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Better primary stability with porous titanium particles than with bone particles in cemented impaction grafting: An in vitro study in synthetic acetabula




Impaction bone grafting creates new bone stock after hip joint replacement. Utilizing a synthetic bone substitute instead of bone might increase primary stability and is not associated with graft shortage and pathogen transmission. This study compares the initial stability of a graft layer of porous titanium particles (TiP), cancellous bone particles, and a 1:2 bone-titanium mix in synthetic cemented acetabular reconstructions. Displacement was measured by radiostereometric analysis after cyclic loading (1 Hz, maximum stress 2.5 MPa). Shear stress resistance was quantified by a lever out test of the cup. Cement penetration was quantified from cross-sections.


Titanium reconstructions showed less residual displacement (0.13 ± 0.13 mm) than pure bone particle reconstructions (0.57 ± 0.18 mm) (p < 0.01). Titanium reconstructions were also more resistant to shear stress (p < 0.001). The bone-titanium mix showed intermediate results. Cement penetrated deeper into the bone particle graft layers (4.8 ± 0.7) than into the titanium graft layers (3.8 ± 0.5 mm) (p < 0.02).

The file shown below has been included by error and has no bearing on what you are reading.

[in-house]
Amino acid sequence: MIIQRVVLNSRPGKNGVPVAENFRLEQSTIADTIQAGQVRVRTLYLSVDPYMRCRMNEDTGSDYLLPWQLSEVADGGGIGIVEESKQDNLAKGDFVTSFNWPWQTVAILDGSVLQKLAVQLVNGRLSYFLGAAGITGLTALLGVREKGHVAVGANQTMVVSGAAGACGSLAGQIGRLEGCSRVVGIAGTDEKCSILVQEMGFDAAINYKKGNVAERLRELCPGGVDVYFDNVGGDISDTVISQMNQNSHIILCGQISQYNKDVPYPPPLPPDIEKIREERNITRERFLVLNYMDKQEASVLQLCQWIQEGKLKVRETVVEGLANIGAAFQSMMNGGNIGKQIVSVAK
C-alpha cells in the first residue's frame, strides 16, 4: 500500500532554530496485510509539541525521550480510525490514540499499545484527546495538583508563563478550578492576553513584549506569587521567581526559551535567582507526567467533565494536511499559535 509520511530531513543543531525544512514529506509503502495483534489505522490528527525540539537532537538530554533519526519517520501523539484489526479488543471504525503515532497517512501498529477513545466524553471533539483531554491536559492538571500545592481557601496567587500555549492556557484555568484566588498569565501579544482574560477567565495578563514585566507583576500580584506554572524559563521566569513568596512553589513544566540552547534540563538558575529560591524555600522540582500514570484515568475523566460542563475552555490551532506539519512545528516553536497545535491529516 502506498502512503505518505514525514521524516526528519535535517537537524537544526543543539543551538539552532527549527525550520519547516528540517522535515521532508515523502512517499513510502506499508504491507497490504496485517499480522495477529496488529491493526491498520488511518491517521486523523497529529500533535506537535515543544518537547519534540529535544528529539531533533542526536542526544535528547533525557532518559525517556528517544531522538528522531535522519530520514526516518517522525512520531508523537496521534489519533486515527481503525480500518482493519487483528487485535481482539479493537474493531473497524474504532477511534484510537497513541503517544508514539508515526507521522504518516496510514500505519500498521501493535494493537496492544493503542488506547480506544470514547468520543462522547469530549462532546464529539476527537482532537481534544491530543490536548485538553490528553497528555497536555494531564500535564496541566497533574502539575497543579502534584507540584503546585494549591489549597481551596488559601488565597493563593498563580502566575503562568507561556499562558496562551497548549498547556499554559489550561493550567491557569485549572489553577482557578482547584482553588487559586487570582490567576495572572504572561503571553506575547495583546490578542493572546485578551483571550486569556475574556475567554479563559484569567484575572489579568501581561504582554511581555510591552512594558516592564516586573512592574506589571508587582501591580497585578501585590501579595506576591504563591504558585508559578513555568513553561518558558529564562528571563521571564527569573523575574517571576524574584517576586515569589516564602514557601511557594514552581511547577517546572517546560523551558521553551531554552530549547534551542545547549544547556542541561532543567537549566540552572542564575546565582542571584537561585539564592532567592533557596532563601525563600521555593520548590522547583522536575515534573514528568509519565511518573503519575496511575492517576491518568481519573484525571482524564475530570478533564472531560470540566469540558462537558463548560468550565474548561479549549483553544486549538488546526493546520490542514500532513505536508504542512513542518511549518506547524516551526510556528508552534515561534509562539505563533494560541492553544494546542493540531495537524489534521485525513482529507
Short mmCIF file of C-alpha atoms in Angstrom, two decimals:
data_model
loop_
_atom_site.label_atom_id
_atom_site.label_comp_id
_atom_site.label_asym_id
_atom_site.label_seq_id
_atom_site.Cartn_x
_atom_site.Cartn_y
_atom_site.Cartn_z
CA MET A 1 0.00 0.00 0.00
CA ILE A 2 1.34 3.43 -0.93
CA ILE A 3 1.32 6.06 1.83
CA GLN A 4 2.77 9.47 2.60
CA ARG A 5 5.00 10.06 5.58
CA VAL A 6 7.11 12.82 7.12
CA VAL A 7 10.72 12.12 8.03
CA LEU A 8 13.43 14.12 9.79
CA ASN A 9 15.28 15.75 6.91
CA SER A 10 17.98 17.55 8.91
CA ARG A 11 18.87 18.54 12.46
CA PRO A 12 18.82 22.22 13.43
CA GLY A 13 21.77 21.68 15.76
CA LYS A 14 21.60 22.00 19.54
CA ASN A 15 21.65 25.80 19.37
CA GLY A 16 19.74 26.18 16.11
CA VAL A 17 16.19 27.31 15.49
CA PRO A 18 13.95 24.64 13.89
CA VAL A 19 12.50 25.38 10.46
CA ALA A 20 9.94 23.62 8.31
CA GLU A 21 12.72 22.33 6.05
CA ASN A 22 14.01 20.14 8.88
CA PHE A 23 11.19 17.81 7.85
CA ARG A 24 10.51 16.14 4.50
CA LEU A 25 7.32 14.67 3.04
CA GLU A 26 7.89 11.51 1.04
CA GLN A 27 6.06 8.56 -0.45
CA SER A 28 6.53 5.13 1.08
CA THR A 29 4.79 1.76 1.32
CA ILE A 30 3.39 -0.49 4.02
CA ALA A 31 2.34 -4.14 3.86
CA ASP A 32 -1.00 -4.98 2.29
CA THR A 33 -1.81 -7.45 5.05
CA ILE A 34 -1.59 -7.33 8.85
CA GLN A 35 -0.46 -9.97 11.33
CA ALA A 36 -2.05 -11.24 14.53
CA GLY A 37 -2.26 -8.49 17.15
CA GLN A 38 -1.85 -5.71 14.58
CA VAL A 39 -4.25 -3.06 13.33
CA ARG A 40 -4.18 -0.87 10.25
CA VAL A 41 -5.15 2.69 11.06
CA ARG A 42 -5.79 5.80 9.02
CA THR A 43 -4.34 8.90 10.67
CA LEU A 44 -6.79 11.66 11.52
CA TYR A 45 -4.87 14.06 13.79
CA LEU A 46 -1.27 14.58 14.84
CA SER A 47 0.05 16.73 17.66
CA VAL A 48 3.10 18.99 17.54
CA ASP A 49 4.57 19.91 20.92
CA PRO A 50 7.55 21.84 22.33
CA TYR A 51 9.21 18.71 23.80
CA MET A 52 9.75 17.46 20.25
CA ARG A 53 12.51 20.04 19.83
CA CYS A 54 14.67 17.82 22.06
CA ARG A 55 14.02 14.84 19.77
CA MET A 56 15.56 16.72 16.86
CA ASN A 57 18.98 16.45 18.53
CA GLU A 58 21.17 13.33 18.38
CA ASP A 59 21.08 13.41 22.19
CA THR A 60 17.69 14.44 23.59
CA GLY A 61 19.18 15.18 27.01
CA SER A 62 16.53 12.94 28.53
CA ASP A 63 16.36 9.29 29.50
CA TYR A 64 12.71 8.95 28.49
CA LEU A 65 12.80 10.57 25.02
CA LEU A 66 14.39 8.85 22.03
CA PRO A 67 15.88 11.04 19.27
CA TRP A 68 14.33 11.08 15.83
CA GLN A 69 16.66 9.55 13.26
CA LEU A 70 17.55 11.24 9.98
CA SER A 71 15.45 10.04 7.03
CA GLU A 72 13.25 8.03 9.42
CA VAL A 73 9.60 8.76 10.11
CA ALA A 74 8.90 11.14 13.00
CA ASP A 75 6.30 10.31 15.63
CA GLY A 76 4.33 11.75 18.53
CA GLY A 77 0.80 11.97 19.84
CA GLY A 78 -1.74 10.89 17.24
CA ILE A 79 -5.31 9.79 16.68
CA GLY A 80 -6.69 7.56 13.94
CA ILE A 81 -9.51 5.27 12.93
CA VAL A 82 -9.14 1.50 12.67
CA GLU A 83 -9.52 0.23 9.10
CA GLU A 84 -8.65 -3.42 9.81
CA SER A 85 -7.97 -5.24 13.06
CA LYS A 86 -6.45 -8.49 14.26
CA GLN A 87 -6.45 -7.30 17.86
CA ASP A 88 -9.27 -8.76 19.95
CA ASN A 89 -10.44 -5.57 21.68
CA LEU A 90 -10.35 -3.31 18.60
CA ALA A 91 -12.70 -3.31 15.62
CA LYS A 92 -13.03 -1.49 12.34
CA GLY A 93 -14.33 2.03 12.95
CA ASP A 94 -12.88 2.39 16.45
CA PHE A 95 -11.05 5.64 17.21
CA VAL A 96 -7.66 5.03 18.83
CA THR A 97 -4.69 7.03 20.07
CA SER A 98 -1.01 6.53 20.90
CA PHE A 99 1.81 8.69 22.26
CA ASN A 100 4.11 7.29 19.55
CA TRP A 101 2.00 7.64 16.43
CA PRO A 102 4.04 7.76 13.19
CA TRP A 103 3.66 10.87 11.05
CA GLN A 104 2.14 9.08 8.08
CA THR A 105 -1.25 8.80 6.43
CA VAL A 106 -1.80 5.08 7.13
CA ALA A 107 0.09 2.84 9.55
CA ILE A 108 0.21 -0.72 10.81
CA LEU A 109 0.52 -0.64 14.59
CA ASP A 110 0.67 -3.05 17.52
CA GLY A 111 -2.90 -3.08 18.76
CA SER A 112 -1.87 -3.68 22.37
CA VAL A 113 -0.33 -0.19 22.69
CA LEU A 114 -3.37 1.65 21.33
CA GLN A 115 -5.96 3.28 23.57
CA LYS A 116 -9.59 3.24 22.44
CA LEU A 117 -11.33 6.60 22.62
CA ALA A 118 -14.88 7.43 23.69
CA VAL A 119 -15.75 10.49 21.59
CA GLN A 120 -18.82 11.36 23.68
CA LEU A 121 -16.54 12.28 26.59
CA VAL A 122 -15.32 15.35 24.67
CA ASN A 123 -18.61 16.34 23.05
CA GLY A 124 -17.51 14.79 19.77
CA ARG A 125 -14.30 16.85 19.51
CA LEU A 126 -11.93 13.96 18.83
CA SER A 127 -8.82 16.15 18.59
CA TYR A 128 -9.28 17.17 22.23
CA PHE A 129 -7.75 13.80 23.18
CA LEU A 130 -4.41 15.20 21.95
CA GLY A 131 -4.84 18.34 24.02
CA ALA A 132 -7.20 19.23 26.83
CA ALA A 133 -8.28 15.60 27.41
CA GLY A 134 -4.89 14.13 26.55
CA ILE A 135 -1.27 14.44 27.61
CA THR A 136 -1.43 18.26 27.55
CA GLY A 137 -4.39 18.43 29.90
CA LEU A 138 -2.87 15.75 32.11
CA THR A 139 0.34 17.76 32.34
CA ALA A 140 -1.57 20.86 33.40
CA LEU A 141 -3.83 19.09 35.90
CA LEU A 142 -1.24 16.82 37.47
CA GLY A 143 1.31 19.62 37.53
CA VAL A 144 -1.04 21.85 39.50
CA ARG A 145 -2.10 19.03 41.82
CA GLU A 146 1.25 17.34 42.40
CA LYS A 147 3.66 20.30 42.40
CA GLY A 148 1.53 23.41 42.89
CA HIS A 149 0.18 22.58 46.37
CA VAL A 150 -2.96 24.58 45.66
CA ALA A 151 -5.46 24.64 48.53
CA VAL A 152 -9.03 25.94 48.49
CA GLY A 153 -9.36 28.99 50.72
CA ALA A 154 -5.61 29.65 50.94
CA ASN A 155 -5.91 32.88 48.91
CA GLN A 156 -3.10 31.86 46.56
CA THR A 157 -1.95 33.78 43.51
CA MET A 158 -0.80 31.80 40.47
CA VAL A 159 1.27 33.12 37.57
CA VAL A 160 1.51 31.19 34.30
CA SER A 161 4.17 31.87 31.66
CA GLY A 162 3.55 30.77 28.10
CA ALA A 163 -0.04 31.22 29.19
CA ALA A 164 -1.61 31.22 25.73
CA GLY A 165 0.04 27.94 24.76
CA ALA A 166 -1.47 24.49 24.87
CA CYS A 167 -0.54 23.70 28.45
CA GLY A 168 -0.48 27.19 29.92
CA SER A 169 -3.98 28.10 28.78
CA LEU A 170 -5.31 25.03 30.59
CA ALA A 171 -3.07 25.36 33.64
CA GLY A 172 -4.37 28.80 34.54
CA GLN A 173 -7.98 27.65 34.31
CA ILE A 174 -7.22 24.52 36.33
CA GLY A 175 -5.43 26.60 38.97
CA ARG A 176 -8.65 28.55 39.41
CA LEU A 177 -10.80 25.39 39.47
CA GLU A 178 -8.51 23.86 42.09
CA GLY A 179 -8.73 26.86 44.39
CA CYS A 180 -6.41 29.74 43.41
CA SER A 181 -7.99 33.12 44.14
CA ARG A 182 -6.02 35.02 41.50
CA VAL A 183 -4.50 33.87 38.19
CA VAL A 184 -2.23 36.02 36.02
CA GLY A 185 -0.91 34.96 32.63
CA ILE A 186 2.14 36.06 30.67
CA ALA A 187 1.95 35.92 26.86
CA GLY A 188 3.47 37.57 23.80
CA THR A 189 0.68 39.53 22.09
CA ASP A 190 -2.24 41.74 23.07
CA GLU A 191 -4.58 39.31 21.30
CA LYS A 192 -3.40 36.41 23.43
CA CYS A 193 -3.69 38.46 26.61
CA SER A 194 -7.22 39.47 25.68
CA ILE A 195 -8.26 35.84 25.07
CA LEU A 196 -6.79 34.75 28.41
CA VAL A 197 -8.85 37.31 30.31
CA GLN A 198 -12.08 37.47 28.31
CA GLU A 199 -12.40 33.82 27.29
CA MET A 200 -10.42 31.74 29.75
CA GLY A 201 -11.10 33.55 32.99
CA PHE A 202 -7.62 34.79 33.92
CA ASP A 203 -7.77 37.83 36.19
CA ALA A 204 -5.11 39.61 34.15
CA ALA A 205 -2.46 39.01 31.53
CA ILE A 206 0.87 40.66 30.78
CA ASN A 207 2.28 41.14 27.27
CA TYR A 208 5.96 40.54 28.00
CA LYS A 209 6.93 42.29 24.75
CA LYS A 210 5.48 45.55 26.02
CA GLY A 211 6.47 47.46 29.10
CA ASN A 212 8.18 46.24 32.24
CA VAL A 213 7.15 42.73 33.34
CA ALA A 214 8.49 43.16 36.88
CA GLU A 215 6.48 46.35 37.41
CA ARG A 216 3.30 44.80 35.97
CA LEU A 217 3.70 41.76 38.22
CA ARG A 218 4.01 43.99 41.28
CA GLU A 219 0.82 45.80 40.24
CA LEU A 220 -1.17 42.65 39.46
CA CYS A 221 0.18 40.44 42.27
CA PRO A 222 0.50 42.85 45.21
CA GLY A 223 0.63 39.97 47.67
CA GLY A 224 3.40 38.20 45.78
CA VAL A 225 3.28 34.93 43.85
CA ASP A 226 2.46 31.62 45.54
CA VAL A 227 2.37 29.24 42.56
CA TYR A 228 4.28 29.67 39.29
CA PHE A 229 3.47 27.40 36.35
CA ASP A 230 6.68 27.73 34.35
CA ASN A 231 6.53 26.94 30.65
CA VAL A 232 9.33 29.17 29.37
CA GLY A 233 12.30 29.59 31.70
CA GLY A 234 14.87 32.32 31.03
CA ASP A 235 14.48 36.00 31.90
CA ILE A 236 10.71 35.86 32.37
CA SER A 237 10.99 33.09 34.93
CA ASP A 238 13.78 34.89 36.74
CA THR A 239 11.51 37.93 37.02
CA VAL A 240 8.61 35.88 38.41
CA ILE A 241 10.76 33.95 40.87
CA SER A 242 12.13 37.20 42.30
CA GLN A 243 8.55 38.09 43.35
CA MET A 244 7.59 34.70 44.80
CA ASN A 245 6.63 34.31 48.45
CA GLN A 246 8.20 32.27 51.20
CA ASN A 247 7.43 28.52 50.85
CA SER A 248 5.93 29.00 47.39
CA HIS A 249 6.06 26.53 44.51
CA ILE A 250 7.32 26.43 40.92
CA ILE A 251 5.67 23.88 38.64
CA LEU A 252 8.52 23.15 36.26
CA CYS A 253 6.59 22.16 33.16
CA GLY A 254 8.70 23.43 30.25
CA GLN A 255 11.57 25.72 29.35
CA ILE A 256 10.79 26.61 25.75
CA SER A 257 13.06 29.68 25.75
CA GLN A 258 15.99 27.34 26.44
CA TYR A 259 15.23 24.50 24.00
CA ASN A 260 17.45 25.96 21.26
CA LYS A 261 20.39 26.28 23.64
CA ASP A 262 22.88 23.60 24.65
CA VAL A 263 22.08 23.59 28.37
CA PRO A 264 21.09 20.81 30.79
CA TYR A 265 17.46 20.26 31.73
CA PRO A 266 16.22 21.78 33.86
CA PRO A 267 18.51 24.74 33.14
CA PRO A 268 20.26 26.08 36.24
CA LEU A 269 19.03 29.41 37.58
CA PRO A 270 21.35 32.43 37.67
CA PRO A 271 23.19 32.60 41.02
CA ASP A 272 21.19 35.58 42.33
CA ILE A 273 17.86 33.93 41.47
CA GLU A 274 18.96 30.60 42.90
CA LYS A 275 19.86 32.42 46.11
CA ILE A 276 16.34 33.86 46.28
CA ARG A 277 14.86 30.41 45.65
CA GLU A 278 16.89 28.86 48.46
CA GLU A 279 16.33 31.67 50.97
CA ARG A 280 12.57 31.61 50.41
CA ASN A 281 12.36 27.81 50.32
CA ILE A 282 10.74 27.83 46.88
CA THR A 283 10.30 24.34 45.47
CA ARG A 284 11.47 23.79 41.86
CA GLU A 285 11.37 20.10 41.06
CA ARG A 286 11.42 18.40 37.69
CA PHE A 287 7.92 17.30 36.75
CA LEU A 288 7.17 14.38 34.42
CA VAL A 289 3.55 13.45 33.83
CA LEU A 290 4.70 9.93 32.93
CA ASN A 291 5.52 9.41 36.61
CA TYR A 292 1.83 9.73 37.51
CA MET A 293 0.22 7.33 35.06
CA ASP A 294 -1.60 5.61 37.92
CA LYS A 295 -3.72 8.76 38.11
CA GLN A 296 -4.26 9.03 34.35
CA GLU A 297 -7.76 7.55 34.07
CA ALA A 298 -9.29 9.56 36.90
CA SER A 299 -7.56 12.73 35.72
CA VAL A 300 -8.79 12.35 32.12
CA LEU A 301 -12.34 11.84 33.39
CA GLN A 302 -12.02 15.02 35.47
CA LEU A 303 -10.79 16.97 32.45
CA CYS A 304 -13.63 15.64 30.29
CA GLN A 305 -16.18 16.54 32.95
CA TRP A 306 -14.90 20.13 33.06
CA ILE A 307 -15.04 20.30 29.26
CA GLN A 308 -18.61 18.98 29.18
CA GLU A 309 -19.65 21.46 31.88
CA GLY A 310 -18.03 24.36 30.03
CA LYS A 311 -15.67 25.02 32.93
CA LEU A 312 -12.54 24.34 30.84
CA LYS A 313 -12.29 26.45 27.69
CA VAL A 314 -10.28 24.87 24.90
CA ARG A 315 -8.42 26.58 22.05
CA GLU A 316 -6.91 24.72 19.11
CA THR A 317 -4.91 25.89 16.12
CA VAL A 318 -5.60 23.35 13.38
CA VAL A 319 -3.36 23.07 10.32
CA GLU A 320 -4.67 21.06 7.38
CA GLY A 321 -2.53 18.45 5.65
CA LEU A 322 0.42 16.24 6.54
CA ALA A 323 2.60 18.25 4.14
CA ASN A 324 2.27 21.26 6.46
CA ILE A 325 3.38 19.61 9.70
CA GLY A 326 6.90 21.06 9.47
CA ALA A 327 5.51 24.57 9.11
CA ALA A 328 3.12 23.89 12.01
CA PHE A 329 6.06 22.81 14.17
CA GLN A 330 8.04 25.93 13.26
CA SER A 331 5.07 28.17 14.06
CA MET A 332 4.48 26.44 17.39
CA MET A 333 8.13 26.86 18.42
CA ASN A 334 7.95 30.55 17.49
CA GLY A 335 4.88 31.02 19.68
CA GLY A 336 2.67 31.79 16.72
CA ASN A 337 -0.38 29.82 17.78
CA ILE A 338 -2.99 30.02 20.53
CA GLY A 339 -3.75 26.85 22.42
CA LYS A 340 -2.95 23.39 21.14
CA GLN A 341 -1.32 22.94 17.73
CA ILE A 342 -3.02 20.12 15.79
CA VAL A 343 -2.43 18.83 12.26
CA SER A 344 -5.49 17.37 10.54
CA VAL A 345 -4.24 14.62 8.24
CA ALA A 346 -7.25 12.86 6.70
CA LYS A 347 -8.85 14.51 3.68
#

Cemented acetabular revision reconstructions with porous TiP show better initial stability despite less cement penetration than bone particle reconstructions. Realistic preclinical in vivo testing should explore the hypothesis that porous TiP offer a safe alternative to the current gold standard of bone grafts. © 2013 Wiley Periodicals, Inc. J Biomed Mater Res Part B: Appl Biomater 101B: 1243–1250, 2013.

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